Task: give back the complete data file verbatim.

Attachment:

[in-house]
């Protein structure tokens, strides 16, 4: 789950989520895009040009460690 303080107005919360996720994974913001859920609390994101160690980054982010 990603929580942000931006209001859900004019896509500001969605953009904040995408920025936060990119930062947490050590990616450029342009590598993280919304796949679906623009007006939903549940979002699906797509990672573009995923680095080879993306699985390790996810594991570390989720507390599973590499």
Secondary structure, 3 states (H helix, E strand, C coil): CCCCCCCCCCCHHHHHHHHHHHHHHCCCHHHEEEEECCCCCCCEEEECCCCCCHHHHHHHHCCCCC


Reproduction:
[in-house]
């Protein structure tokens, strides 16, 4: 789950989520895009040009460690 303080107005919360996720994974913001859920609390994101160690980054982010 990603929580942000931006209001859900004019896509500001969605953009904040995408920025936060990119930062947490050590990616450029342009590598993280919304796949679906623009007006939903549940979002699906797509990672573009995923680095080879993306699985390790996810594991570390989720507390599973590499």
Secondary structure, 3 states (H helix, E strand, C coil): CCCCCCCCCCCHHHHHHHHHHHHHHCCCHHHEEEEECCCCCCCEEEECCCCCCHHHHHHHHCCCCC